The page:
There is a very intense sectarian conflict going on, but it is geographically defined. It is not resulting in the mass movement of population, which is characteristically what civil wars do. And it's still being conducted in an environment which has the central institutions of the state functioning. Now, that's the situation that I recognize at the present time. I do not see that as civil war, and neither do I draw glib differences between civil war and sectarian conflict. I think the differences are very substantial and still in existence in Iraq today.
Both generals are cautiously optimistic, as is Army Maj. Gen. William Caldwell, the main source for the Washington Times story cited above. Overall, the violence in the capital has dropped 20-33%, depending on whose numbers are cited. Obviously, we've had reason to be optimistic before, only to see setbacks. The next several months will tell.
For Additional Information: Bill Roggio of the Counterterrorism Blog has an excellent summary of the situation in Baghdad. Kirk H. Sowell of ThreatsWatch says that we're now in Phase II of Operation Together Forward. Both of them are also cautiously optimistic, but warn of dire consequences if we do not succeed.
August 22, 2006
The Nature of our Enemy, Part II: A Problem in Islam
The simple fact is that there is a problem within Islam. Islam has a problem with hate and violence, and for the most part it is not being addressed by Muslim leaders. Quite the opposite; for the most part there are all too many Muslim teachers, leaders, and schools who teach and promote hateful doctrines.
This, in and of itself, is not an insuperable difficulty. There are those in Christianity, such as Fred Phelps, who teach hateful doctrines. The problem with regard to Islam is that one, the problem is so widespread; two, that very few moderate Muslims act in a concerted, coherent fashion to save their religion; and three, that the Western doctrine of multiculturalism prevents many of us from recognizing, much less doing something about the problem.
Disturbing Poll Numbers
The problem is much worse in Europe than it is in the United States, but we might be catching up. A recent poll of British Muslims revealed the following:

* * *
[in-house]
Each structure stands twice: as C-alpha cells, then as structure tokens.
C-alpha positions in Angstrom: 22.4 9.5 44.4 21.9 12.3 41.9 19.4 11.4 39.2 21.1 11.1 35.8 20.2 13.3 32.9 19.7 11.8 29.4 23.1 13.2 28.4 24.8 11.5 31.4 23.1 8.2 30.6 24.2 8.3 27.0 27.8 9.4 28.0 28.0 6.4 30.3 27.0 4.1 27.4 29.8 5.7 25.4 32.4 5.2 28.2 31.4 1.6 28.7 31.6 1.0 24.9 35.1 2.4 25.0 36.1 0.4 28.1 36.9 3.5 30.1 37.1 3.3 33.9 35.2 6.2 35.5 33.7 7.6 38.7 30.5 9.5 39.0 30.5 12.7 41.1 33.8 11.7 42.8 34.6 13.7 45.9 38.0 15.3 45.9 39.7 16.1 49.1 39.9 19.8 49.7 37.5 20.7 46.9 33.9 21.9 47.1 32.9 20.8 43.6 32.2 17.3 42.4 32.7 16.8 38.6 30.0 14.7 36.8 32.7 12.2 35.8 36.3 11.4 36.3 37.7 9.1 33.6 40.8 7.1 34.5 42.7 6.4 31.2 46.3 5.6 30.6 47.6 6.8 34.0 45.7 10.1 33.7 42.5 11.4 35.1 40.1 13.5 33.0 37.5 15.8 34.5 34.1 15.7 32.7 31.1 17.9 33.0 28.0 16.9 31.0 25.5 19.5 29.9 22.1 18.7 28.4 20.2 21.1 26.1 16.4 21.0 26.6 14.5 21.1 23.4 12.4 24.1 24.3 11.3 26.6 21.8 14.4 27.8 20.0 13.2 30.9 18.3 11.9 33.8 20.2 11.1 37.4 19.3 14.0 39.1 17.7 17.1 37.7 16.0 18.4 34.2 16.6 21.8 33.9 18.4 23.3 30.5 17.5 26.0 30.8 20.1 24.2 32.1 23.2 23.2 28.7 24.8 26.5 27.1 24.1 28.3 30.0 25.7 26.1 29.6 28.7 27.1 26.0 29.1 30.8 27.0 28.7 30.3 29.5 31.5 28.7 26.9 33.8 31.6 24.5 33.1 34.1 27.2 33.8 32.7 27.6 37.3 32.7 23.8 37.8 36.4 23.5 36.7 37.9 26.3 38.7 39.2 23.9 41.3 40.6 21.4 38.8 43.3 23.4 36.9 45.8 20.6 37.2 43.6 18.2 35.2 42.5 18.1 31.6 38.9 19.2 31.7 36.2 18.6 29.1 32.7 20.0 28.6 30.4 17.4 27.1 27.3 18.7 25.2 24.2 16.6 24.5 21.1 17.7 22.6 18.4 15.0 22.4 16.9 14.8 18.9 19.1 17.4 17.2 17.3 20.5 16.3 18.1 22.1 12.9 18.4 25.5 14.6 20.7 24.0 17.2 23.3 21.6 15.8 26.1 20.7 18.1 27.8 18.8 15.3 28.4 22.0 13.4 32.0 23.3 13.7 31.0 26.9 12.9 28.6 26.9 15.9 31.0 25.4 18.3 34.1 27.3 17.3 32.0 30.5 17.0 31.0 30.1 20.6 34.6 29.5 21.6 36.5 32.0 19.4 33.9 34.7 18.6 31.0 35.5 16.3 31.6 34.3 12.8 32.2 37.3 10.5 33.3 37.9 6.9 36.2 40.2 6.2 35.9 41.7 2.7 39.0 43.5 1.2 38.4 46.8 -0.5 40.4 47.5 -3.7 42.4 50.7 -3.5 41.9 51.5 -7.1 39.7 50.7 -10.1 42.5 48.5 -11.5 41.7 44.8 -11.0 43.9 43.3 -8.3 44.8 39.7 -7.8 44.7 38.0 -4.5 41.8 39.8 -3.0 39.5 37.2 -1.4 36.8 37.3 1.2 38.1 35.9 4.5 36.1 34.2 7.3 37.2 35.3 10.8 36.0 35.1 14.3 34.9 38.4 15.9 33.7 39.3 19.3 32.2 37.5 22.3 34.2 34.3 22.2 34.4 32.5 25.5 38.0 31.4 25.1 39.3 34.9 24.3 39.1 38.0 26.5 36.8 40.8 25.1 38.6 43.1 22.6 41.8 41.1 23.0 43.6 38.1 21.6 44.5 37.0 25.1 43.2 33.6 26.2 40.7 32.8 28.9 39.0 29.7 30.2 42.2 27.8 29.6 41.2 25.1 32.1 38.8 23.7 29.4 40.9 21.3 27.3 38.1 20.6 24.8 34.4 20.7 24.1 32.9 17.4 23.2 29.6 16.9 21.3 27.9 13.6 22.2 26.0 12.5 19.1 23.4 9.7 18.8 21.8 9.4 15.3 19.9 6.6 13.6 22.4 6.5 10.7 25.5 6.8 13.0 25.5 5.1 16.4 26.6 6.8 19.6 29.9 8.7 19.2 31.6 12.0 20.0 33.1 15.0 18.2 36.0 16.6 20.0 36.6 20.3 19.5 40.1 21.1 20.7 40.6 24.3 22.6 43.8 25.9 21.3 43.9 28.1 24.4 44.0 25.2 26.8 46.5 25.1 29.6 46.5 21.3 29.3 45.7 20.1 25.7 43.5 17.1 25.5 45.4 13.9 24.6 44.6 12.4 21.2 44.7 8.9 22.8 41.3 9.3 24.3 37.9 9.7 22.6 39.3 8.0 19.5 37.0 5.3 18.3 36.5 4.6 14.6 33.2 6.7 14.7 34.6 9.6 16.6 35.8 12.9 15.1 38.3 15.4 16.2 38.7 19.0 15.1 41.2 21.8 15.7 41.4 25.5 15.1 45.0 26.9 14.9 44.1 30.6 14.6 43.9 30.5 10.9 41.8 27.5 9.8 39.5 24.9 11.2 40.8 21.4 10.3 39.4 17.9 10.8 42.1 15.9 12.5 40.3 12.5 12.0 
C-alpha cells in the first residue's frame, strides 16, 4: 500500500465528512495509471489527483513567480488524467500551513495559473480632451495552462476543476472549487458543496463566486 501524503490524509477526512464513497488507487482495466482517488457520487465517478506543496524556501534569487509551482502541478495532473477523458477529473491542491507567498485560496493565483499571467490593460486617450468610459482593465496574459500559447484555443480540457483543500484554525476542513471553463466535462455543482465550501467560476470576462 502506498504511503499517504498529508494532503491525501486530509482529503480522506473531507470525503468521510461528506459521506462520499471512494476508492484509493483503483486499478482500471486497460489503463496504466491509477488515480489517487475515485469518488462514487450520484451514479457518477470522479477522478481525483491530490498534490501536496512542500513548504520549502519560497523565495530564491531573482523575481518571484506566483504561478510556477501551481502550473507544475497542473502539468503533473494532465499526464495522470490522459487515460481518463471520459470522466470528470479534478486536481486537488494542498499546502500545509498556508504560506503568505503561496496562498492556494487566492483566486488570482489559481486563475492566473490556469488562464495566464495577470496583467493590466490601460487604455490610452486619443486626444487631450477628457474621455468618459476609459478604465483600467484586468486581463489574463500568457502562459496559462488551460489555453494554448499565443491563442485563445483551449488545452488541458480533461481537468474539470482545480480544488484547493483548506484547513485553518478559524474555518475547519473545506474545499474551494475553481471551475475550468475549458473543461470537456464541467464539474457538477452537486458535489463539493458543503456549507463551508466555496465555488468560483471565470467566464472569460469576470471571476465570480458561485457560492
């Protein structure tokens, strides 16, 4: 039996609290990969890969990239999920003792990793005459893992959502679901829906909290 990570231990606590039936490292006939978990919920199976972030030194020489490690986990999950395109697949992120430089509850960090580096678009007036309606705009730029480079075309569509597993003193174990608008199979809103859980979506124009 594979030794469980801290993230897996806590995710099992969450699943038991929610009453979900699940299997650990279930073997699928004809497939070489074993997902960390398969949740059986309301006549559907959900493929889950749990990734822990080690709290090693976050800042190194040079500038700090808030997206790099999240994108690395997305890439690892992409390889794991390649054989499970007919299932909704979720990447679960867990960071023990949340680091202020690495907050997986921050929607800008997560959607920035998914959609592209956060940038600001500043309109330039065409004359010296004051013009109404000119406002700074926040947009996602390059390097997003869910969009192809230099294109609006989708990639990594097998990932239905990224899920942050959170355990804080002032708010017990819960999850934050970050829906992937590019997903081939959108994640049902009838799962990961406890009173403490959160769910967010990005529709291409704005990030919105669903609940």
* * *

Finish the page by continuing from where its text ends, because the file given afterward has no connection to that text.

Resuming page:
- Almost a third of those polled would like to live under sharia law.
- More than one in ten understand why British Muslims might want to carry out suicide missions in this country.
- Nearly a quarter thought that the 7/7 bombings were justified because of Britain's foreign policy.
- Almost one in five respect Osama Bin Laden to some extent.
- Two-thirds think that the poeple who publish the cartoons critical of Mohammed or Islam should be punished
- 45% think that 9/11 was a conspiracy by America and Israel
Last February, during the "cartoon jihad", another poll of British Muslims revealed similar results
- Four out of 10 British Muslims want sharia law introduced into parts of the (UK)
- A fifth (of British Muslims) have sympathy with the "feelings and motives" of the suicide bombers who attacked London last July 7, killing 52 people, although 99 per cent thought the bombers were wrong to carry out the atrocity.
- Overall, the findings depict a Muslim community becoming more radical and feeling more alienated from mainstream society, even though 91 per cent still say they feel loyal to Britain.
When this and other polls are upsetting to the left-wing Guardian you know there's trouble afoot.
Although I wasn't able to find much on American Muslims, this Zogby poll, taken shortly after 9/11, shows that we don't have much to worry about. Yet, anyway.